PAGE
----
For me, one notable fact about the performance was the international make-up of the soloists and many members of the chorus and the orchestra (although the Met, as a distinguished international organization, generally always includes casts and staff members from all over the world). In this concert, not only is Yannick Nézet-Séguin, the company’s Music Director, from Montreal, all four soloists come from somewhere else: Golda Schultz from Bloemfontein, South Africa, with the Met since 2017, Emily D’Angelo from Toronto, with the Met since 2018, and Dmytro Popov from Rubizhne, Ukraine, with the Met since 2016. Vladyslav Buialskyi, from Berdyansk, Ukraine, who sang in last year’s “A Concert for Ukraine,” is currently in his third year as a member of the Met’s Lindermann Young Artist Development Program and made his debut in the full company in 2022 in Eugene Oregon and in Don Carlos.
In my case, there was a brief personal experience that made the occasion even more special: When the chorus was assembled on stage, standing and awaiting the beginning of the concert, the audience, too, waited for the orchestra to begin. And what happened? Just when the first notes of the National Anthem of Ukraine were struck , the entire audience rose to its feet, honoring the people of Ukraine. What a thrill!
As the anthem was sung, I heard next to me a lovely soprano voice singing out. I turned to look and noticed a young woman whose seat was, indeed, next to mine. Then I realized that she was in a seat that had been one of ours since, as it happened, one of our guests at the last minute couldn’t be with us. As I waited for our other guests in the front hall of the opera house, I quickly returned the ticket to the box office, thinking that since the performance was completely sold out, this way someone else could use it.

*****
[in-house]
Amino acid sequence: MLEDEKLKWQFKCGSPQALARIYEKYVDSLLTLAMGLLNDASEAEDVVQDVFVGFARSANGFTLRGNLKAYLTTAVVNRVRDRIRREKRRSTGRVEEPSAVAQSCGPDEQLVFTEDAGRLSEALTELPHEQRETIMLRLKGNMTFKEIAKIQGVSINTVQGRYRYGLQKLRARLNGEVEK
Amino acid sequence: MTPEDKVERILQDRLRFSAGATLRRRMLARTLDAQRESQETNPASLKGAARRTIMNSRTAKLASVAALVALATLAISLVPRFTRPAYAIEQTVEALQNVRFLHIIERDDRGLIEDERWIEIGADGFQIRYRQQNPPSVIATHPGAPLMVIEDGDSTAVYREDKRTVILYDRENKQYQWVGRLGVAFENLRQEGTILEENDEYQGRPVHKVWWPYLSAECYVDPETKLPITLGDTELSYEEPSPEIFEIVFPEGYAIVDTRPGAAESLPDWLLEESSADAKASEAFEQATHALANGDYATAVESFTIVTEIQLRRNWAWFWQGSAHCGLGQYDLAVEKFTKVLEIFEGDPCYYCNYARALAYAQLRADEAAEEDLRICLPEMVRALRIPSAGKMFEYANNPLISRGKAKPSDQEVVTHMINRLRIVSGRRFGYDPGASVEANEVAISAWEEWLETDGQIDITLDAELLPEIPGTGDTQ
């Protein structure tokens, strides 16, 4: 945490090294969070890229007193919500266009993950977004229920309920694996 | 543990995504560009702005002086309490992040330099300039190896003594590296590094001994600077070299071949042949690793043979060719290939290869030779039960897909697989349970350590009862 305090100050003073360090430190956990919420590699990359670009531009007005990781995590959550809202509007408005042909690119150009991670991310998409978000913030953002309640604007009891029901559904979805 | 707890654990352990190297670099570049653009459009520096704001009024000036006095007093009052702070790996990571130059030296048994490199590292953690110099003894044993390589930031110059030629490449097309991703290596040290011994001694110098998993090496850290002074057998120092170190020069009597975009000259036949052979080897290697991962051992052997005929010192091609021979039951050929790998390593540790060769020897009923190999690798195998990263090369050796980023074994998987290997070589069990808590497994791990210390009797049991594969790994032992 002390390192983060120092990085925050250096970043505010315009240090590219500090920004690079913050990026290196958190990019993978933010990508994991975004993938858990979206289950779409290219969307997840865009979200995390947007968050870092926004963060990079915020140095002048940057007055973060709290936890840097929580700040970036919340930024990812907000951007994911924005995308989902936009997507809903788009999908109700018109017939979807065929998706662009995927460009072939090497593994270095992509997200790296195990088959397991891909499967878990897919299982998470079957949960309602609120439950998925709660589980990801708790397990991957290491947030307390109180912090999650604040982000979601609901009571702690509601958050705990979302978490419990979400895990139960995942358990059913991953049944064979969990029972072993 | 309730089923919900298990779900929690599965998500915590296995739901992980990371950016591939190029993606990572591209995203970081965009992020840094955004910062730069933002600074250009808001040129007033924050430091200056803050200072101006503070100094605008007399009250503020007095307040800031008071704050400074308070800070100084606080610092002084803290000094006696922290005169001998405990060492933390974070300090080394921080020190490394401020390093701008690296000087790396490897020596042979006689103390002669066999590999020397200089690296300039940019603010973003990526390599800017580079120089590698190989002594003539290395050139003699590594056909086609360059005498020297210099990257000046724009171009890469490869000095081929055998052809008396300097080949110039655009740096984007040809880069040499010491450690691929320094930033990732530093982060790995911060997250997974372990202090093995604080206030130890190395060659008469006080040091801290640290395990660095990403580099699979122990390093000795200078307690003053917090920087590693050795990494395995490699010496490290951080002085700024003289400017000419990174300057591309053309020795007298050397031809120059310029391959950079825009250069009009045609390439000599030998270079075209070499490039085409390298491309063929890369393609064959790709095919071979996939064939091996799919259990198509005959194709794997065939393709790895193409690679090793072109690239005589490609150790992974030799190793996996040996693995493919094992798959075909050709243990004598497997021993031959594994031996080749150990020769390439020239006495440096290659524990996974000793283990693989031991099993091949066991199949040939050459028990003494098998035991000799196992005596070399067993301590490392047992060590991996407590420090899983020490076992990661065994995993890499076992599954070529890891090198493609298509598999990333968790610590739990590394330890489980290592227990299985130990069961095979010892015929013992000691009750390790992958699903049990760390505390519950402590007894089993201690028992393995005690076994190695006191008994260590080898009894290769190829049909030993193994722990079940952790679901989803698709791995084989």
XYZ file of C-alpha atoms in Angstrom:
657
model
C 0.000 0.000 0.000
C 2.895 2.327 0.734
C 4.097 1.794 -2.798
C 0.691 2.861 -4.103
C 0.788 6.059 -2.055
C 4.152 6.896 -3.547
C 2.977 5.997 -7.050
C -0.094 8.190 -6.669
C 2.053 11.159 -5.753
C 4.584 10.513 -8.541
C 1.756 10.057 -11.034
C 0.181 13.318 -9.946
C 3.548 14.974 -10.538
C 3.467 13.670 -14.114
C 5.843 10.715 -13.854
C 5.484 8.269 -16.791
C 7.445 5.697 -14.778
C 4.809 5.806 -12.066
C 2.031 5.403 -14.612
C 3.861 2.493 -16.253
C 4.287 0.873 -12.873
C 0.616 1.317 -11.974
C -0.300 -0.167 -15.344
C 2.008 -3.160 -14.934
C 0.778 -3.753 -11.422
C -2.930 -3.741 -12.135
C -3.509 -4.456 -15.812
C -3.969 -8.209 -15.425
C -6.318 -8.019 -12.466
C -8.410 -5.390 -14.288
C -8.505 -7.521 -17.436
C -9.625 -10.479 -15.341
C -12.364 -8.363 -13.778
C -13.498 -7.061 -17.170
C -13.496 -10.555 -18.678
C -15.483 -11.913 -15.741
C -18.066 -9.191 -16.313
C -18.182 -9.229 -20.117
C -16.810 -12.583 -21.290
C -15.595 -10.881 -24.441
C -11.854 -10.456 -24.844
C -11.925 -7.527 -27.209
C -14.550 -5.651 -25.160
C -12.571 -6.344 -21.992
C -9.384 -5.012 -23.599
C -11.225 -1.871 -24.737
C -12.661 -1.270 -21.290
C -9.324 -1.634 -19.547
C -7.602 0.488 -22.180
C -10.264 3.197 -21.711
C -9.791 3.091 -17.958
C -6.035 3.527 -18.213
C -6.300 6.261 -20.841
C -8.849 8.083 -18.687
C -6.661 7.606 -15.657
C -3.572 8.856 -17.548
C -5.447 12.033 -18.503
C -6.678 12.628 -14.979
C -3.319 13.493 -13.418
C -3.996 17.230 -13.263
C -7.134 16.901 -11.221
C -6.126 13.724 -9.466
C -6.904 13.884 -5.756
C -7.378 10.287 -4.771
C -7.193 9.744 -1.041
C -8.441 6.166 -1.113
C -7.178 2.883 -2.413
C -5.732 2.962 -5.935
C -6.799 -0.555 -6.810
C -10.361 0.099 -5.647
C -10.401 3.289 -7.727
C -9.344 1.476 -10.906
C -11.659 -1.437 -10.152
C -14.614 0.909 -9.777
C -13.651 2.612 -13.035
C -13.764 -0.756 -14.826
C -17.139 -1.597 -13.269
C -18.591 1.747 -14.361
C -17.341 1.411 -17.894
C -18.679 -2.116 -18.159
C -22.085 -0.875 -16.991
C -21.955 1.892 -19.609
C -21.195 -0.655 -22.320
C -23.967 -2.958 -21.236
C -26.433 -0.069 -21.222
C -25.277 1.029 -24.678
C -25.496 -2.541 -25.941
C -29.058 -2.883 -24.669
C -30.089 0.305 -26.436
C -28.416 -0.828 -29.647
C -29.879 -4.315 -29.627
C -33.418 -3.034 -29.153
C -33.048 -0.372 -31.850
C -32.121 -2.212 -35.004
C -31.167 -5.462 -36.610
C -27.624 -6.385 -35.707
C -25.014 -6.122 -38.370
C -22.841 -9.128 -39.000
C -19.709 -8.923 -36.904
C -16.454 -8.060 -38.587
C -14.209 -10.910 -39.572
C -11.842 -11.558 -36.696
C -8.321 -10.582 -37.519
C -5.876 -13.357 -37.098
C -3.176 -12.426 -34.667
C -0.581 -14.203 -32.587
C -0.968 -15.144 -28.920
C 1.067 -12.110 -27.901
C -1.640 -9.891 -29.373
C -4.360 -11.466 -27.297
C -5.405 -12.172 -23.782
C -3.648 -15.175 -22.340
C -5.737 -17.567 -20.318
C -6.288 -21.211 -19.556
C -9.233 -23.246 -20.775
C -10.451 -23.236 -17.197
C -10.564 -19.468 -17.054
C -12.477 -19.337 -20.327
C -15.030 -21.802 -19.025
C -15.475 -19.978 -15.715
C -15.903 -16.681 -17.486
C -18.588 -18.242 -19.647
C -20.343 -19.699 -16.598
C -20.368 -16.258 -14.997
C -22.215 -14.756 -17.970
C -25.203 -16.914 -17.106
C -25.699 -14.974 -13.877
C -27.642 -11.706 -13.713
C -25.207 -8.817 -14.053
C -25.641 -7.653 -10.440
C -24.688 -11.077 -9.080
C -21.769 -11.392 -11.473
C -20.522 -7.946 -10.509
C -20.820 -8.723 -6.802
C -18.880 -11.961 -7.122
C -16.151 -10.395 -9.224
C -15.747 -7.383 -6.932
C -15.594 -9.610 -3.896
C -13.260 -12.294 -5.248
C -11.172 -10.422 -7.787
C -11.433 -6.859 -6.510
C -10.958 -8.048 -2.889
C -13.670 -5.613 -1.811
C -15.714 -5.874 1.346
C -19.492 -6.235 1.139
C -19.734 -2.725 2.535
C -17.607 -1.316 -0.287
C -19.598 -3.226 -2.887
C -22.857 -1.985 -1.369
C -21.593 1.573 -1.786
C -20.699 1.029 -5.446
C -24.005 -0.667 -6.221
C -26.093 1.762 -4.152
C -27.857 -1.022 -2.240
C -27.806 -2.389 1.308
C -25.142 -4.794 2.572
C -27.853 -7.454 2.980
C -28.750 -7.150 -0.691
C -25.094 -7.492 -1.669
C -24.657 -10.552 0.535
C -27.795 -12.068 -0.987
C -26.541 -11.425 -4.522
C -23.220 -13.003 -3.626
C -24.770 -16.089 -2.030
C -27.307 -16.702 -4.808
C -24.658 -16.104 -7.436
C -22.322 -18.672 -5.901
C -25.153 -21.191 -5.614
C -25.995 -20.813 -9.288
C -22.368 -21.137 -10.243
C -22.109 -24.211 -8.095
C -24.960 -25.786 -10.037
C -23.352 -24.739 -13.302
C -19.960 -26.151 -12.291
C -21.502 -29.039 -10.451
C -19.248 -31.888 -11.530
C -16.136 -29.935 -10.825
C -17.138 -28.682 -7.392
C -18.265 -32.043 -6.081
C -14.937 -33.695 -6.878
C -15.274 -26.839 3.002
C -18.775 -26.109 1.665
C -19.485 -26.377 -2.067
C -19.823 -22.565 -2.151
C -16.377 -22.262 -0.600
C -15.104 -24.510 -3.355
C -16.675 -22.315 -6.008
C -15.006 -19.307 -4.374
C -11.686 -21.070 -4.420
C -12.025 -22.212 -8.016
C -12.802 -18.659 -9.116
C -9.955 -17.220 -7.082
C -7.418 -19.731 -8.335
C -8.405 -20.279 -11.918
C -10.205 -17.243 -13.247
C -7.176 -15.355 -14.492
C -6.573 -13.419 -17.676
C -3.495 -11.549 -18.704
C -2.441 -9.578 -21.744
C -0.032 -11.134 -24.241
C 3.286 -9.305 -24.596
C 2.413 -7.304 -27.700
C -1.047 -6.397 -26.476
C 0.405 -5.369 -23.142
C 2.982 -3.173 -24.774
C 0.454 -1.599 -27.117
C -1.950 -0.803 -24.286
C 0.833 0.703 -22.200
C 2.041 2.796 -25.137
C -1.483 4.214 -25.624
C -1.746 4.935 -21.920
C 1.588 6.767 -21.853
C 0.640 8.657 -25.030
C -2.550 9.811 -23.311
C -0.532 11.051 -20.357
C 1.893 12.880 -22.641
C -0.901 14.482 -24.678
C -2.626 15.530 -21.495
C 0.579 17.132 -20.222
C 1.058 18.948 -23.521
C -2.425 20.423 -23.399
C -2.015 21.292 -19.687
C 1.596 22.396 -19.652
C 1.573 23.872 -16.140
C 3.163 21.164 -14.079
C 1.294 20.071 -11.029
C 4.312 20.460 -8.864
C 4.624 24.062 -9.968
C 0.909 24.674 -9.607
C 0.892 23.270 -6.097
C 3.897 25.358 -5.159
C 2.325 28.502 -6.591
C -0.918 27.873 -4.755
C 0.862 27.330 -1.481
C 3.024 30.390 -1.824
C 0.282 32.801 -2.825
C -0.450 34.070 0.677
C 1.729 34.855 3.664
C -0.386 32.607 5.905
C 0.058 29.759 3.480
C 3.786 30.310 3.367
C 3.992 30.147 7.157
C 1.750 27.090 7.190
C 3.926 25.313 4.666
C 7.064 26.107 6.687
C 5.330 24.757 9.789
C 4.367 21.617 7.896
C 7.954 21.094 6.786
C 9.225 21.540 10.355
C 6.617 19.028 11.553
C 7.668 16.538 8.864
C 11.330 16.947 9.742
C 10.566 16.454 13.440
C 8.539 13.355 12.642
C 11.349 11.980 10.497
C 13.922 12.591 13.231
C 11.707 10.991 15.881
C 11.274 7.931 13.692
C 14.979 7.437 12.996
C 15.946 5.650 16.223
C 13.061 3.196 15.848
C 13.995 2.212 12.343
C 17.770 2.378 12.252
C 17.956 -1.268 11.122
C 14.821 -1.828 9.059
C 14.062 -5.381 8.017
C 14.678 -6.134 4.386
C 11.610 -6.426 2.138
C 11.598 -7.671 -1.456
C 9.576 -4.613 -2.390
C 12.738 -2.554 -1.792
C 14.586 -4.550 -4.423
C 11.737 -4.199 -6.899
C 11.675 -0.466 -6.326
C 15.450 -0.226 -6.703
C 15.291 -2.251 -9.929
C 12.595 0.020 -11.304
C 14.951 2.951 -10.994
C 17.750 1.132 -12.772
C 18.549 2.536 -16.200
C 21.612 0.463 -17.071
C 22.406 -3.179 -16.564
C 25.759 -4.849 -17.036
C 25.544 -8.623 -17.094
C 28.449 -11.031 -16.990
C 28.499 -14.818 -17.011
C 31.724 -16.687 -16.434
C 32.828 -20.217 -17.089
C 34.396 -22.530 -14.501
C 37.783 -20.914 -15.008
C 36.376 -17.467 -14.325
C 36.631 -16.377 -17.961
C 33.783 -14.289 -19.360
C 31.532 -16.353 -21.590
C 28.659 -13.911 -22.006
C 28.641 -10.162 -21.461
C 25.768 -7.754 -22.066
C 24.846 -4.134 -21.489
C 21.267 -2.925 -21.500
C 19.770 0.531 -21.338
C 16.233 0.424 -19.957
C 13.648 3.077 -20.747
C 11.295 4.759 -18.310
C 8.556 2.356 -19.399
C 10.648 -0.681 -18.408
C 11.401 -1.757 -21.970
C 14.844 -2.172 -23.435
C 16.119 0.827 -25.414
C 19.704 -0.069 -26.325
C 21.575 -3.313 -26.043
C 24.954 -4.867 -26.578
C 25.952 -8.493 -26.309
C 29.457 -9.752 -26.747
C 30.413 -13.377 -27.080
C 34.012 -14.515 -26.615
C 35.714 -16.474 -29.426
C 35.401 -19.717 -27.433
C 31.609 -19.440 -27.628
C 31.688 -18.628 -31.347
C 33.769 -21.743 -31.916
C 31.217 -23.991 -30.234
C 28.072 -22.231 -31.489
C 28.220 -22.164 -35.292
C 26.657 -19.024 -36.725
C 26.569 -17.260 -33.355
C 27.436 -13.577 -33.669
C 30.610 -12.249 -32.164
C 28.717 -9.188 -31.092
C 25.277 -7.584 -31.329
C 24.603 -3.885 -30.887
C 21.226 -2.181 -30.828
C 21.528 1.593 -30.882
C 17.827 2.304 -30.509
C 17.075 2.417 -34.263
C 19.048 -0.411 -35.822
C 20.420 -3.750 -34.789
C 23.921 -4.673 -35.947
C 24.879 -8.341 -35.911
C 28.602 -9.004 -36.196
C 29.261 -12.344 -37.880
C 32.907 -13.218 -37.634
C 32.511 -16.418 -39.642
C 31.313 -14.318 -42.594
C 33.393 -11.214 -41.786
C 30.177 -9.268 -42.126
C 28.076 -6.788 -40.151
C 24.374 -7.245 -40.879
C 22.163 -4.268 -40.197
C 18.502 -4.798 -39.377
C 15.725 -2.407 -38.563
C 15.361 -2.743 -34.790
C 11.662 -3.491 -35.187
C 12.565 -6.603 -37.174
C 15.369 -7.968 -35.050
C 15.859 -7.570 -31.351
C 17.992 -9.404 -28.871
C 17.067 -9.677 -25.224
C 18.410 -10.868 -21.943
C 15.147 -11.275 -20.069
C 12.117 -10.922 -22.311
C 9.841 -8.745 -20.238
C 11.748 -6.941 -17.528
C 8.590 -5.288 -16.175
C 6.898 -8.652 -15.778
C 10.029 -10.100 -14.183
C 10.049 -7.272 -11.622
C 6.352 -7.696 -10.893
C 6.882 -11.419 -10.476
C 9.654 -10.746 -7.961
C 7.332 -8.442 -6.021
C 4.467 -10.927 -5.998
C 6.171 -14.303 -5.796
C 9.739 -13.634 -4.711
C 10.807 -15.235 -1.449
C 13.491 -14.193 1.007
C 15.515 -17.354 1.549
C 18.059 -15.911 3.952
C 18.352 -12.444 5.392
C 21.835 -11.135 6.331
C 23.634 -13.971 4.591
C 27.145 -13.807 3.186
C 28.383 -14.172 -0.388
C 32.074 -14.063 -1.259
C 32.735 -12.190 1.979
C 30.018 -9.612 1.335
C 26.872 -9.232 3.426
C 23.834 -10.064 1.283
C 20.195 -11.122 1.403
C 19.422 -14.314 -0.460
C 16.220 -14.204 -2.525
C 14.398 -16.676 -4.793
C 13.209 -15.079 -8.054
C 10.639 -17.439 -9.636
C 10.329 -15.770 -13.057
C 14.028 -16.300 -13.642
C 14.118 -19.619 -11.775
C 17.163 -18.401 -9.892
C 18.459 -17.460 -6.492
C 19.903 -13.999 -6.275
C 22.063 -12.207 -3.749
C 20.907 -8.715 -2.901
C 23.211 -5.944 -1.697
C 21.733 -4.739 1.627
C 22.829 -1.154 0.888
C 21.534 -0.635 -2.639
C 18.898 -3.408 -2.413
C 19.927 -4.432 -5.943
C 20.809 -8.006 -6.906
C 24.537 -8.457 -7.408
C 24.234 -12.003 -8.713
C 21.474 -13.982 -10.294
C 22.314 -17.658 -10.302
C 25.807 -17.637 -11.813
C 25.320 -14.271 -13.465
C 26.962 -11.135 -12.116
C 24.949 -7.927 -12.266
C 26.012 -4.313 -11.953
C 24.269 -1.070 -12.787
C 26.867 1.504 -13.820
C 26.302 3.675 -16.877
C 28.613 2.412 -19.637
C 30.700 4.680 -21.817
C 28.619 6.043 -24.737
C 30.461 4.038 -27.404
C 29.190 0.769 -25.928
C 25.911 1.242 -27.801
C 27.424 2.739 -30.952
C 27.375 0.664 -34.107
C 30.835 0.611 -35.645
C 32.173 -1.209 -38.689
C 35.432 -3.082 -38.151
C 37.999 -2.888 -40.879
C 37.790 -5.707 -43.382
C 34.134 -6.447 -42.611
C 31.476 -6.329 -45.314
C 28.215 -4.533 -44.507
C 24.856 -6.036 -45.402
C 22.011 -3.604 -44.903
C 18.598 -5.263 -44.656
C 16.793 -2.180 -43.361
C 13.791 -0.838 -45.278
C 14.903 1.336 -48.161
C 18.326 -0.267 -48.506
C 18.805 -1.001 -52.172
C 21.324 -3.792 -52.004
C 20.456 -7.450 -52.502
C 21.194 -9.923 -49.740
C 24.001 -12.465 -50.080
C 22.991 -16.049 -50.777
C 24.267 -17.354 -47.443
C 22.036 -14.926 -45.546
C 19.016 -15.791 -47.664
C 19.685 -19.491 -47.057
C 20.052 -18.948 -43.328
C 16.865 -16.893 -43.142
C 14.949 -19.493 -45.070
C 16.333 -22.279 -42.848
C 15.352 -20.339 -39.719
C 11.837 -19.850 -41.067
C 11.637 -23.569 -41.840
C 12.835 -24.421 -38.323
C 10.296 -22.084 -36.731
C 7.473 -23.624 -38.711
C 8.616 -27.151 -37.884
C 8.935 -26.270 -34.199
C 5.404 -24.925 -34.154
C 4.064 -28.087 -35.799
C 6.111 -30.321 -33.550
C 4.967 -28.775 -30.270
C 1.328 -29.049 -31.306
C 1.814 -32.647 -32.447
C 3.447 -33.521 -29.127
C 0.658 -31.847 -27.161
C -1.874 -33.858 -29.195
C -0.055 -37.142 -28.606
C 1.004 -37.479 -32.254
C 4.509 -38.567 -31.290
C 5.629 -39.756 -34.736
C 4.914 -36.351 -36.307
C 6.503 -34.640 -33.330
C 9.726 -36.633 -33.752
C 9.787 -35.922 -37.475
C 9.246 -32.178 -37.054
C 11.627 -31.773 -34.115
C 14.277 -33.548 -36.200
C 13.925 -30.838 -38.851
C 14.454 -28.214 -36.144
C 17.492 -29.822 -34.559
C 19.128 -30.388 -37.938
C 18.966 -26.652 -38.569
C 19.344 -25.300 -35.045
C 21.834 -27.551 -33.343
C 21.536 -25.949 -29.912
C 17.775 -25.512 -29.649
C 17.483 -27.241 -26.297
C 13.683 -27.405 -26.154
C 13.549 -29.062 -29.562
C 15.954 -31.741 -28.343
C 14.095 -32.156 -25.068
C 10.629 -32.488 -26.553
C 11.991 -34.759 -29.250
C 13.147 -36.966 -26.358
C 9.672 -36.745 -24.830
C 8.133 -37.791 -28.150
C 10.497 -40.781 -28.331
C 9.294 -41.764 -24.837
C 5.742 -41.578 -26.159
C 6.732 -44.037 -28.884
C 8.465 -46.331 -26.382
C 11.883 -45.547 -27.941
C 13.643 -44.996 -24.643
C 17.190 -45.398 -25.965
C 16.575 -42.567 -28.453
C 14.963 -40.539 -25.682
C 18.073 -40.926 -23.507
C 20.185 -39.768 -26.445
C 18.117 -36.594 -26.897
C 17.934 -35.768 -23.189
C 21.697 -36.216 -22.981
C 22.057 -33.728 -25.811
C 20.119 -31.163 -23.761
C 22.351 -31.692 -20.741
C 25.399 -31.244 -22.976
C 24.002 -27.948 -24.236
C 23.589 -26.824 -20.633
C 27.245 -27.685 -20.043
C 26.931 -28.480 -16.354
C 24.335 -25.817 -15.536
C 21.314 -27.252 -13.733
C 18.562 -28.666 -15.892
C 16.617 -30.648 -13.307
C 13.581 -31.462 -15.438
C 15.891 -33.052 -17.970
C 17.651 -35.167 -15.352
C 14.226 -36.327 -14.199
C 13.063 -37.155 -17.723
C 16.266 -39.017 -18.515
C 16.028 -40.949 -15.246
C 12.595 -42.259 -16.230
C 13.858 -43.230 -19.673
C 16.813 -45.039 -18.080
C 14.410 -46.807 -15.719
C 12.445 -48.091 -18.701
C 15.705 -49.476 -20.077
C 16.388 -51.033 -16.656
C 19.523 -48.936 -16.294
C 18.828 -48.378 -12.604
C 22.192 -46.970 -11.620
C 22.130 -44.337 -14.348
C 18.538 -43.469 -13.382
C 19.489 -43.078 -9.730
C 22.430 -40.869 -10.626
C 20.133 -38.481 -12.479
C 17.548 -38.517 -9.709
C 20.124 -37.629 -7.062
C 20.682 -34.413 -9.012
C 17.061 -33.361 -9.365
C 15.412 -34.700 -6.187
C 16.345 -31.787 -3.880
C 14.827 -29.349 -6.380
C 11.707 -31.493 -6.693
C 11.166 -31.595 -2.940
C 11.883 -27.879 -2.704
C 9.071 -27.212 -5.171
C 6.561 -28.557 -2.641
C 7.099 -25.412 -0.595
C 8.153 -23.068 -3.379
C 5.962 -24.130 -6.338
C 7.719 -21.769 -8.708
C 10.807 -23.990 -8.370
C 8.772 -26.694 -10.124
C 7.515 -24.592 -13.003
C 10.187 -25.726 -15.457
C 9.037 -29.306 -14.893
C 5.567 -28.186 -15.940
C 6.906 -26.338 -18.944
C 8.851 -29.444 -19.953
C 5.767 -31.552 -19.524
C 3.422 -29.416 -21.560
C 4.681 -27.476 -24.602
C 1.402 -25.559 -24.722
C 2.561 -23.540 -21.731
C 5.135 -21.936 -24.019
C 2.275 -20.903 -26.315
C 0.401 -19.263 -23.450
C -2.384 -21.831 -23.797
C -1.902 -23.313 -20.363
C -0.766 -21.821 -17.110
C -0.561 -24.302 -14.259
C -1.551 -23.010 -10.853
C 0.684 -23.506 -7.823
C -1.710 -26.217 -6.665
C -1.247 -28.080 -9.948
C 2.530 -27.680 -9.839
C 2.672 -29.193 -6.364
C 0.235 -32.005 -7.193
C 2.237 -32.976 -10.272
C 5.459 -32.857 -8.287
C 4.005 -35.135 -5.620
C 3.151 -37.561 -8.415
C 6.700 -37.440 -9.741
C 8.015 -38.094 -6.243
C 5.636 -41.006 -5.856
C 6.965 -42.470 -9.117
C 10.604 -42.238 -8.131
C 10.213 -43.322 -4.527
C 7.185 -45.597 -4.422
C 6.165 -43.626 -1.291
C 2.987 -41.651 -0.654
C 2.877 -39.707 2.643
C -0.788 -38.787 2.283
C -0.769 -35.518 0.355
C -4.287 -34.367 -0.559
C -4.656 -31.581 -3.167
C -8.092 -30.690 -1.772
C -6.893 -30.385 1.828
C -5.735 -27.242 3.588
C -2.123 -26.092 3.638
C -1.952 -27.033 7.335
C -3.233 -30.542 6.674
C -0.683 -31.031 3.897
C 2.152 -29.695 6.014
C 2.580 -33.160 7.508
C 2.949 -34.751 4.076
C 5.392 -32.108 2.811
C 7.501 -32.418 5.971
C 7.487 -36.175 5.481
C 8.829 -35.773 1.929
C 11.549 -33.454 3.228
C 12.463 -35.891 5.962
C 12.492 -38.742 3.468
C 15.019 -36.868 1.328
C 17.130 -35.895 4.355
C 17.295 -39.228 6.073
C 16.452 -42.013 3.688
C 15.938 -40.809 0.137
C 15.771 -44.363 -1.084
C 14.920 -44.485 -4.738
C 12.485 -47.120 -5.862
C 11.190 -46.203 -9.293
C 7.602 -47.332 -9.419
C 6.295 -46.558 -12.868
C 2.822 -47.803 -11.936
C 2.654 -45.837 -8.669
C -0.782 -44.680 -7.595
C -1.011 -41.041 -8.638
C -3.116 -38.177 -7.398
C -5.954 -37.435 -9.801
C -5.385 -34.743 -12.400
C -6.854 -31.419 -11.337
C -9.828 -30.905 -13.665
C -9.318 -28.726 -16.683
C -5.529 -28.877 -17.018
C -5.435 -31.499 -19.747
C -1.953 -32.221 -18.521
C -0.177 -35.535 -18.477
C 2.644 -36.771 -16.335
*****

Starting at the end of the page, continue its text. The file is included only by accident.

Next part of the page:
Hearing the lady next to me, I quickly guessed – since she was singing the anthem in Ukrainian – that she was from Ukraine. Of course we spoke together at intermission, and she told me that she is indeed Ukrainian and all her family is still there. She has lived in New York for twenty years, has raised her children here, and at the last minute decided to come to the concert, hoping she could find a ticket. As she put it, “I simply had to be here.”
So she apparently walked up to the box office just after I had left the ticket, and she was able to use our unused ticket. She was very grateful that I had returned the ticket, thanking me effusively, and even after the concert she repeated how grateful she was that she was able to be at the concert. So once more, the concert was yet again a very special experience. For all of us, and yes, for me too. Very special. I’m so glad we were all there.